Similar to the “N” edition situation, Windows “K” and “KN” editions were created in response to a late 2005 order from the Korean Fair Trade Commission; which found Microsoft in violation of South Korea’s Anti-trust laws. This ruling saw a $30+ million dollar fine handed to Microsoft, in addition to an order to stop sales of Windows operating systems produced before the ruling; versions with Windows Media Player, Windows Messenger, and associated files bundled within. As with the European Commission ruling, Microsoft complied, creating the Windows “K” editions; versions of Windows which retain Windows Media Player and Windows Messenger functionality, but also include links to 3rd party media and messaging services under the “All Programs” sub-menu. In addition to the “K” editions came Windows “KN.” Copies of Windows branded with the “KN” designation removed Windows Media Player and Windows Messenger entirely from the operating systems’ setup, leaving behind only links to suggested alternative programs on the web.

With all these different versions of Windows floating around, you may be wondering which version you have, particularly if it came pre-installed on your computer. The easiest way to find out would be to right click your “My Computer” or “Computer” icon/link (located on the Desktop or Start Menu,) select “Properties,” and check the system properties box which appears for the name of your Windows operating system edition.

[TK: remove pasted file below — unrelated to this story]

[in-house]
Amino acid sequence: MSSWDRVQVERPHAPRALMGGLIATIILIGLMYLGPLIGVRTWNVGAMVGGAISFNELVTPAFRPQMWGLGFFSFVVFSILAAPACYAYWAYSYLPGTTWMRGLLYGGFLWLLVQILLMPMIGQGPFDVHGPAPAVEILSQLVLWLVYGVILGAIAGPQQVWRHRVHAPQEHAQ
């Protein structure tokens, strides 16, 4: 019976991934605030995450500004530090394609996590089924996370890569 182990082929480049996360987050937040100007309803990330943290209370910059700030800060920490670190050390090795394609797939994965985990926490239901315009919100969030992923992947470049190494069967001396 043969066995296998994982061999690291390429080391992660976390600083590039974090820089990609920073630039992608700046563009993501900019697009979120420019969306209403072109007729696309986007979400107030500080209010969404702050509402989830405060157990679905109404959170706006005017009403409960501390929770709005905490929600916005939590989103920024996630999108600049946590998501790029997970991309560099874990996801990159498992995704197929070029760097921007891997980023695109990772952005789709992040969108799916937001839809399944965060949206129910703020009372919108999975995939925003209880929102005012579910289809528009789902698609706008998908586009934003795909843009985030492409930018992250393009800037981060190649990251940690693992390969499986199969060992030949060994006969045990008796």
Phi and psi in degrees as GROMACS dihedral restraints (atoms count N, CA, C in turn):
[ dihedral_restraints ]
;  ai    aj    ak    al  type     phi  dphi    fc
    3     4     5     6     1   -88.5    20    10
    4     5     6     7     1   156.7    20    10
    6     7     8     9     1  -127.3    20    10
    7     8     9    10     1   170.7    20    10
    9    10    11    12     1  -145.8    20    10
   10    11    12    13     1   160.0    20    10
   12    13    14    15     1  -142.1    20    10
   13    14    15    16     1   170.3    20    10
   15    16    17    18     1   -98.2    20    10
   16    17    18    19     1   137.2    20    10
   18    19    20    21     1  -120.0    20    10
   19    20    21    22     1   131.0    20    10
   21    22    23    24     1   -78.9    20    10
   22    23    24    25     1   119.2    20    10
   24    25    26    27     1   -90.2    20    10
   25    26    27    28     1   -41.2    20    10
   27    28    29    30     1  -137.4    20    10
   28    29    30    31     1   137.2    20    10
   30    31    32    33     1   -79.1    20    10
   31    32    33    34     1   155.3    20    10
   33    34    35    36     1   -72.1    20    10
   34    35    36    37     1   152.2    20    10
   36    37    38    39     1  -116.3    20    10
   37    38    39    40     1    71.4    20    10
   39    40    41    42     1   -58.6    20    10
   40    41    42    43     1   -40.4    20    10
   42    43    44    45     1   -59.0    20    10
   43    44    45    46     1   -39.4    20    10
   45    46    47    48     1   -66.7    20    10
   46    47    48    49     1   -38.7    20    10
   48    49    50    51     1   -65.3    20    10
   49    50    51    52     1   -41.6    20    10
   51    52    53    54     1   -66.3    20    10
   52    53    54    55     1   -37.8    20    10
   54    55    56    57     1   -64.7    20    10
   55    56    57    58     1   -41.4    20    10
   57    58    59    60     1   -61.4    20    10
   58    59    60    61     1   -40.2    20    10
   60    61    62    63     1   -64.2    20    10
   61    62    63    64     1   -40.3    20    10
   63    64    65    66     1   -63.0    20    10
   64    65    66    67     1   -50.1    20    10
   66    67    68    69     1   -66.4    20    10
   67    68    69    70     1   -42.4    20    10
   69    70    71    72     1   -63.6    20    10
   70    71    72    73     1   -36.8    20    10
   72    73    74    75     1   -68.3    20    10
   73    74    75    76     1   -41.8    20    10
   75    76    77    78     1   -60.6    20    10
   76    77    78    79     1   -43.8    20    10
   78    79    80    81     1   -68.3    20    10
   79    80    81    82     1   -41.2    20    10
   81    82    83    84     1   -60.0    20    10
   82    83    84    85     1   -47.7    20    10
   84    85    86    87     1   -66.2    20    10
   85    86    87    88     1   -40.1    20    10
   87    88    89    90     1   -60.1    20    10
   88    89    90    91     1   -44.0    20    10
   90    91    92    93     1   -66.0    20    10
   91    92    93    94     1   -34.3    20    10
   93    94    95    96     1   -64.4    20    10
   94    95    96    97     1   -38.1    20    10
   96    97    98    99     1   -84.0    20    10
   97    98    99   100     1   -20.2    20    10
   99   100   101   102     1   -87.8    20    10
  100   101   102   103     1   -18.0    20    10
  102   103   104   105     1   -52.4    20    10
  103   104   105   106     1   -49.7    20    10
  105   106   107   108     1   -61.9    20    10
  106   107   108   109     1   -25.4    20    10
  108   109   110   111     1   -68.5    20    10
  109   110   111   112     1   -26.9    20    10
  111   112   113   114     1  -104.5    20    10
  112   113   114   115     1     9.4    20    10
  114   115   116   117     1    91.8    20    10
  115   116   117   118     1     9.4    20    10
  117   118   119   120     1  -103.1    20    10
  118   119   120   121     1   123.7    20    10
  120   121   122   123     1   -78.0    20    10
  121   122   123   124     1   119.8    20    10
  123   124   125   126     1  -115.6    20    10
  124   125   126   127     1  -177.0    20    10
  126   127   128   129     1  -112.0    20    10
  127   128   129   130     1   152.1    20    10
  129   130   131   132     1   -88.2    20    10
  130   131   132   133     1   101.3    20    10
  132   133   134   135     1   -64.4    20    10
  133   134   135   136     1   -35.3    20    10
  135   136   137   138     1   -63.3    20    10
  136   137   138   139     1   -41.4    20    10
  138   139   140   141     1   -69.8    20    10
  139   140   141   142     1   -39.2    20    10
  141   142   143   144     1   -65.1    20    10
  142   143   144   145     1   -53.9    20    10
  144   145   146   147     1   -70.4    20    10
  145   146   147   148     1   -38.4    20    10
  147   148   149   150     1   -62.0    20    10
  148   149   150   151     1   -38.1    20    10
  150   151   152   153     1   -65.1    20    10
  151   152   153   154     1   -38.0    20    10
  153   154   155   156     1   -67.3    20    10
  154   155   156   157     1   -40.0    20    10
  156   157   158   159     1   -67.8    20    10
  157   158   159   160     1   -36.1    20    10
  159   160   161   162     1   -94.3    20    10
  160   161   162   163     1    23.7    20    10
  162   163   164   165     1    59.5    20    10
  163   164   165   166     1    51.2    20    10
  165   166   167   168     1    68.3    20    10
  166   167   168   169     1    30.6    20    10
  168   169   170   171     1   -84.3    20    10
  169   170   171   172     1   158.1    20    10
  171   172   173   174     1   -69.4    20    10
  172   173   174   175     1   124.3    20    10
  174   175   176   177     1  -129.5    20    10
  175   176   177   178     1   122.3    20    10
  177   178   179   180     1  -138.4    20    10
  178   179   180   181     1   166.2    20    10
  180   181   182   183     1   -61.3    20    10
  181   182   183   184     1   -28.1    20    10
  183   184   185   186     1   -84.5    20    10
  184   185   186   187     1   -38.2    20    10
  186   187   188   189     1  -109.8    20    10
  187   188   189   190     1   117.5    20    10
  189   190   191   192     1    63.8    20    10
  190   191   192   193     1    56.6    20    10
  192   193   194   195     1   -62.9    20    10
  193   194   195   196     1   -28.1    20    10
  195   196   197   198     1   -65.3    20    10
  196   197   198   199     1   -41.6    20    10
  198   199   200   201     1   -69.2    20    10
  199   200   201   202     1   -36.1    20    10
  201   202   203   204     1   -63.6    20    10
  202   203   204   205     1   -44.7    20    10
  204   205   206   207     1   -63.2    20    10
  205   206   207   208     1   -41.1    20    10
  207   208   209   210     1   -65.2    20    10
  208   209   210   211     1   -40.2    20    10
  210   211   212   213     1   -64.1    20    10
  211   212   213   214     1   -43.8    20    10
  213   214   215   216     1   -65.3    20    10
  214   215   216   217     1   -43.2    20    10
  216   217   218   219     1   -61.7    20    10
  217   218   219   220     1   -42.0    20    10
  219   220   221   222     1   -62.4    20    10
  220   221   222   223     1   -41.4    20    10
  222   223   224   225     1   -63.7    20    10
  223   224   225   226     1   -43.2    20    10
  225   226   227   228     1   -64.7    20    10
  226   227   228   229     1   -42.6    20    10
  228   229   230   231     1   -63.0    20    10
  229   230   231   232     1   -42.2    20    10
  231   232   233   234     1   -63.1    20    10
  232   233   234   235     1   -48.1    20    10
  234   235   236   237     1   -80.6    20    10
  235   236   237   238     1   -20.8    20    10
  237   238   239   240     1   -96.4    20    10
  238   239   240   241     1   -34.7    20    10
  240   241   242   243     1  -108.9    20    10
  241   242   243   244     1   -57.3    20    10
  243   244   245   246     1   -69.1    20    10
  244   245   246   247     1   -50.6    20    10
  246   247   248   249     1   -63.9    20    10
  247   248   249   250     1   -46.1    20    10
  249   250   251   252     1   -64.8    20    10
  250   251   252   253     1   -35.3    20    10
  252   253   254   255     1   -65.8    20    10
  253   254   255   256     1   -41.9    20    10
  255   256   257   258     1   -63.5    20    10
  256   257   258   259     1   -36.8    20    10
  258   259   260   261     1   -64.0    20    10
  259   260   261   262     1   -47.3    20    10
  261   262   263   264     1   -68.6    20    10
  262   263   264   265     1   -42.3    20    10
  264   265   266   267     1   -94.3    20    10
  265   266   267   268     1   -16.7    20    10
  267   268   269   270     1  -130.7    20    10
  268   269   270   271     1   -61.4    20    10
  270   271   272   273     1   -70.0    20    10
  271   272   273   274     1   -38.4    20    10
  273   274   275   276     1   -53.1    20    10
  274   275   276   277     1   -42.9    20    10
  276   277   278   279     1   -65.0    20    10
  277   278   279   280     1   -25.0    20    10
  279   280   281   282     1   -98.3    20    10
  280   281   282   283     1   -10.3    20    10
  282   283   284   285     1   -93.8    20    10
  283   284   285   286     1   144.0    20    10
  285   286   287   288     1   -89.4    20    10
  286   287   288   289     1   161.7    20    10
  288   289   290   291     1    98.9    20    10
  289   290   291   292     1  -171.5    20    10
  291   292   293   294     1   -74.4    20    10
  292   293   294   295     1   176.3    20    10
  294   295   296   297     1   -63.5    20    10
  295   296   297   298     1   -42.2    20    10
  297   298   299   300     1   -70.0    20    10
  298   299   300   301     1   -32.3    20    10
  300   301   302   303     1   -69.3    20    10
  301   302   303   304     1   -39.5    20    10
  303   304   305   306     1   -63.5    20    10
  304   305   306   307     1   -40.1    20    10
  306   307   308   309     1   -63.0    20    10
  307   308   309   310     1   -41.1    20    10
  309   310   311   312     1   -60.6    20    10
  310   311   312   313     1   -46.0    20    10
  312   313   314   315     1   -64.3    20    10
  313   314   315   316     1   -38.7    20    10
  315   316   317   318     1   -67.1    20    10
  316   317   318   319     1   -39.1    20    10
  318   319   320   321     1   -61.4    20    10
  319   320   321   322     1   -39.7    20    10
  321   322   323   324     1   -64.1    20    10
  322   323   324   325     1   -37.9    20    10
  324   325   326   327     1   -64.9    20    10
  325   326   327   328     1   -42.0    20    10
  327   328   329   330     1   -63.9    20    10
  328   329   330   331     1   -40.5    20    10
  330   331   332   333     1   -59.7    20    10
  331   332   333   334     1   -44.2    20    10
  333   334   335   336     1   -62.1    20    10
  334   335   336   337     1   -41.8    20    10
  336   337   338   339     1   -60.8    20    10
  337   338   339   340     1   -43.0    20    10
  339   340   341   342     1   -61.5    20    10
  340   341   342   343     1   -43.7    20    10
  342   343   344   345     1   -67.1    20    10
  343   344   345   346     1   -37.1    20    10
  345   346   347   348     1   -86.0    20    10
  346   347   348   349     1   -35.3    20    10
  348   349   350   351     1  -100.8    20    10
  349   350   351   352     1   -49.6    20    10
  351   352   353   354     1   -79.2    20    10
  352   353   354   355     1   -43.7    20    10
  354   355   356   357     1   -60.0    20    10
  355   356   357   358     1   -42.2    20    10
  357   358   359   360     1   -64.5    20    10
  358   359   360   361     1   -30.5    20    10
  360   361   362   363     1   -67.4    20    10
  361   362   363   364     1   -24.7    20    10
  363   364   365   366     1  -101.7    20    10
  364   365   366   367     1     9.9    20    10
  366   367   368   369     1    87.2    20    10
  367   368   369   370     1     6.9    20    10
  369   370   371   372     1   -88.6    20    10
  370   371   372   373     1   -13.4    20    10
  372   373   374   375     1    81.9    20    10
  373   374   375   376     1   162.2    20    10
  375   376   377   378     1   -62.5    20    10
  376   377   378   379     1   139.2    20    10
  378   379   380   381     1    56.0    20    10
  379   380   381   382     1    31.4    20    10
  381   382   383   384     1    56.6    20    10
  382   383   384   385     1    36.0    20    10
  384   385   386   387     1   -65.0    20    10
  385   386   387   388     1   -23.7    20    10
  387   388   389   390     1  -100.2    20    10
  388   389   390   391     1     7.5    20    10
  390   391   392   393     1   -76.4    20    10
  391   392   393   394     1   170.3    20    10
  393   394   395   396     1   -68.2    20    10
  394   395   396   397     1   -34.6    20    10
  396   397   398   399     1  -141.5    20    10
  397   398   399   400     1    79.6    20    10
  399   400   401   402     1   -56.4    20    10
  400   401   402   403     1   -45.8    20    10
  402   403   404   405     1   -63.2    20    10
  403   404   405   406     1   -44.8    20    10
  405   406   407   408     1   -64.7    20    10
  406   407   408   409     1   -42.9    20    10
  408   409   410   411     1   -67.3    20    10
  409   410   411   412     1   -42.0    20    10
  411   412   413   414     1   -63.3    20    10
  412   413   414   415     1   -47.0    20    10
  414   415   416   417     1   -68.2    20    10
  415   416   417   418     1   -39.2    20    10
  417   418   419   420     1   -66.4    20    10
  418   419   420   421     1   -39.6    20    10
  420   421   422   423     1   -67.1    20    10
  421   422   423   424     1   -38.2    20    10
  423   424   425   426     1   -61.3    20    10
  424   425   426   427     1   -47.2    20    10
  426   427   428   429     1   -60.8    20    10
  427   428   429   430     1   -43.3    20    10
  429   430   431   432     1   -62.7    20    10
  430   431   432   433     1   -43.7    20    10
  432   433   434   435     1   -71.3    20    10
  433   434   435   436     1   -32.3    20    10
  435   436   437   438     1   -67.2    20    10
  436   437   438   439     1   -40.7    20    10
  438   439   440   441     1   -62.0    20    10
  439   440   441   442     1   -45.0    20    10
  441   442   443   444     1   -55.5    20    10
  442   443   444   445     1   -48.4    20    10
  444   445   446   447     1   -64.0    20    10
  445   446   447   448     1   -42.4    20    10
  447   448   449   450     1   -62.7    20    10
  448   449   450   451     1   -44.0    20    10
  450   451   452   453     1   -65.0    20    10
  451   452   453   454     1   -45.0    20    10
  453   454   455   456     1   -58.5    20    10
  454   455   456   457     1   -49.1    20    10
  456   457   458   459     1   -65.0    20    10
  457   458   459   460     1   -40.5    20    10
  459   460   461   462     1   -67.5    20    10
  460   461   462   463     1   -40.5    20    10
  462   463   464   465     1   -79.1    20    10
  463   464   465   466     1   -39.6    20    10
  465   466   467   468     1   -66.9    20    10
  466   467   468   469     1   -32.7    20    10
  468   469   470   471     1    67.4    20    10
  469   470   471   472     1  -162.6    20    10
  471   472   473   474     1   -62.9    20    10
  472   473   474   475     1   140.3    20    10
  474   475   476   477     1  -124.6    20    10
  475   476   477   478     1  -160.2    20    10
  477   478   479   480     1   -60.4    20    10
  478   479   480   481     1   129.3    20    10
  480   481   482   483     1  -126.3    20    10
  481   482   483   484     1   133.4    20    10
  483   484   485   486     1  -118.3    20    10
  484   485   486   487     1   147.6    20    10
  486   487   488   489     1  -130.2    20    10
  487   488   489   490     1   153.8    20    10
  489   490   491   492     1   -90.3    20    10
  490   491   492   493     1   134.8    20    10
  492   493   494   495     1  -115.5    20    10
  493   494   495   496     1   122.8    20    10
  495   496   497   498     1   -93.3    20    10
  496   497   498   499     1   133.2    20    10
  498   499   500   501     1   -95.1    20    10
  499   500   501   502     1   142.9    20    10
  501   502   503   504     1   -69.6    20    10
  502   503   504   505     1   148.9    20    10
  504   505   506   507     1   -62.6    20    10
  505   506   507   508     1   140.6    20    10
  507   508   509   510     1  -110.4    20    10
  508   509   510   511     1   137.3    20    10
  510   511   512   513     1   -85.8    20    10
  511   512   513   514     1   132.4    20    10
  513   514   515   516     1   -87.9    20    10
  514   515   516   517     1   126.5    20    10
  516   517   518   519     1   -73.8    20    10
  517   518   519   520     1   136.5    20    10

Generally speaking, unless your computer was purchased in Europe or South Korea, the chances of it having an “N,” “K,” or “KN,” version of Windows installed is quite slim; with the likelihood of a crippled “N” edition even more so as this version has proven unpopular, and not very well purchased, by European consumers and system builders alike.

So, given the option, should you purchase an “N,” “K,” or “KN” edition of Windows? If you are a collector of rare or obscure versions of Windows then sure, why not. However if, like most of us, you are interested in getting everything you paid for in your Windows experience, then your best bet would be to avoid these editions whenever possible.

~J. Conboy


3 Responses to “Windows Special Editions”

  1. K.Vee.Shanker. says:

    A well written article!

  2. Peter says: